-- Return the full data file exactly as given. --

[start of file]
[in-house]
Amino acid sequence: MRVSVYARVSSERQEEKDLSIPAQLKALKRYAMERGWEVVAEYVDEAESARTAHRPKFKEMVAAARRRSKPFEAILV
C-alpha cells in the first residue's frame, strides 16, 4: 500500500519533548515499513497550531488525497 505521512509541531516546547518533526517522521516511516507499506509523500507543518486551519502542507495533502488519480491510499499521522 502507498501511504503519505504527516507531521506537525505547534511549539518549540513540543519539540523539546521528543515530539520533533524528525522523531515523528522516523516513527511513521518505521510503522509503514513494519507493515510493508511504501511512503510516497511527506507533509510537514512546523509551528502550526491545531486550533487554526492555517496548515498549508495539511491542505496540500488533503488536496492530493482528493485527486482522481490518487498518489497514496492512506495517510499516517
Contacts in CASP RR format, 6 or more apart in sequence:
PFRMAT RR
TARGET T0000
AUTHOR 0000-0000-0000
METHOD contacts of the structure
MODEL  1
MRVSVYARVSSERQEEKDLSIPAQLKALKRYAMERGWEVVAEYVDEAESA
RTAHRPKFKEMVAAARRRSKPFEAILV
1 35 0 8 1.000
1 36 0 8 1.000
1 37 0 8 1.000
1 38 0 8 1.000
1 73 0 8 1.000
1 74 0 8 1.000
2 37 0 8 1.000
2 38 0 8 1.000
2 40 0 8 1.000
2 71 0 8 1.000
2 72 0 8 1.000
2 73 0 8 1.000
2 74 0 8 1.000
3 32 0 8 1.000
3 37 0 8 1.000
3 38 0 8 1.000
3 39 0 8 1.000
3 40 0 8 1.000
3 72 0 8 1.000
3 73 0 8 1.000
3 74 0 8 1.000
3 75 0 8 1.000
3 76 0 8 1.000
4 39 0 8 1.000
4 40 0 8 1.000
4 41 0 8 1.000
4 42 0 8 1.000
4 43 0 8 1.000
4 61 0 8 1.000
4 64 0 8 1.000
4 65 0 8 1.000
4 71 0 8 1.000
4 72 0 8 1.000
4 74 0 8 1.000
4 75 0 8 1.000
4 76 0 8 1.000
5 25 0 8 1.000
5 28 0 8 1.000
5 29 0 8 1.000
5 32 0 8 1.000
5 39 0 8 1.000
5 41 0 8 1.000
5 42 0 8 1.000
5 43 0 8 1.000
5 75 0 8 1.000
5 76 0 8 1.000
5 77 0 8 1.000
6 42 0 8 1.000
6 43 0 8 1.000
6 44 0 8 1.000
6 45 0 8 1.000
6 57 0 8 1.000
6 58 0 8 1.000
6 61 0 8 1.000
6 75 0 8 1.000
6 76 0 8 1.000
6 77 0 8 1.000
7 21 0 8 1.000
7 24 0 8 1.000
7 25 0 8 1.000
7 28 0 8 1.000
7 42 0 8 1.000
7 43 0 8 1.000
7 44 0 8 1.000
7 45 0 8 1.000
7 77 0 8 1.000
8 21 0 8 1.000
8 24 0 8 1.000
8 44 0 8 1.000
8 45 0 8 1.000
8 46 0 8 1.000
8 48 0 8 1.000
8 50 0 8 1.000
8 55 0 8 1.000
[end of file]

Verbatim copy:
[in-house]
Amino acid sequence: MRVSVYARVSSERQEEKDLSIPAQLKALKRYAMERGWEVVAEYVDEAESARTAHRPKFKEMVAAARRRSKPFEAILV
C-alpha cells in the first residue's frame, strides 16, 4: 500500500519533548515499513497550531488525497 505521512509541531516546547518533526517522521516511516507499506509523500507543518486551519502542507495533502488519480491510499499521522 502507498501511504503519505504527516507531521506537525505547534511549539518549540513540543519539540523539546521528543515530539520533533524528525522523531515523528522516523516513527511513521518505521510503522509503514513494519507493515510493508511504501511512503510516497511527506507533509510537514512546523509551528502550526491545531486550533487554526492555517496548515498549508495539511491542505496540500488533503488536496492530493482528493485527486482522481490518487498518489497514496492512506495517510499516517
Contacts in CASP RR format, 6 or more apart in sequence:
PFRMAT RR
TARGET T0000
AUTHOR 0000-0000-0000
METHOD contacts of the structure
MODEL  1
MRVSVYARVSSERQEEKDLSIPAQLKALKRYAMERGWEVVAEYVDEAESA
RTAHRPKFKEMVAAARRRSKPFEAILV
1 35 0 8 1.000
1 36 0 8 1.000
1 37 0 8 1.000
1 38 0 8 1.000
1 73 0 8 1.000
1 74 0 8 1.000
2 37 0 8 1.000
2 38 0 8 1.000
2 40 0 8 1.000
2 71 0 8 1.000
2 72 0 8 1.000
2 73 0 8 1.000
2 74 0 8 1.000
3 32 0 8 1.000
3 37 0 8 1.000
3 38 0 8 1.000
3 39 0 8 1.000
3 40 0 8 1.000
3 72 0 8 1.000
3 73 0 8 1.000
3 74 0 8 1.000
3 75 0 8 1.000
3 76 0 8 1.000
4 39 0 8 1.000
4 40 0 8 1.000
4 41 0 8 1.000
4 42 0 8 1.000
4 43 0 8 1.000
4 61 0 8 1.000
4 64 0 8 1.000
4 65 0 8 1.000
4 71 0 8 1.000
4 72 0 8 1.000
4 74 0 8 1.000
4 75 0 8 1.000
4 76 0 8 1.000
5 25 0 8 1.000
5 28 0 8 1.000
5 29 0 8 1.000
5 32 0 8 1.000
5 39 0 8 1.000
5 41 0 8 1.000
5 42 0 8 1.000
5 43 0 8 1.000
5 75 0 8 1.000
5 76 0 8 1.000
5 77 0 8 1.000
6 42 0 8 1.000
6 43 0 8 1.000
6 44 0 8 1.000
6 45 0 8 1.000
6 57 0 8 1.000
6 58 0 8 1.000
6 61 0 8 1.000
6 75 0 8 1.000
6 76 0 8 1.000
6 77 0 8 1.000
7 21 0 8 1.000
7 24 0 8 1.000
7 25 0 8 1.000
7 28 0 8 1.000
7 42 0 8 1.000
7 43 0 8 1.000
7 44 0 8 1.000
7 45 0 8 1.000
7 77 0 8 1.000
8 21 0 8 1.000
8 24 0 8 1.000
8 44 0 8 1.000
8 45 0 8 1.000
8 46 0 8 1.000
8 48 0 8 1.000
8 50 0 8 1.000
8 55 0 8 1.000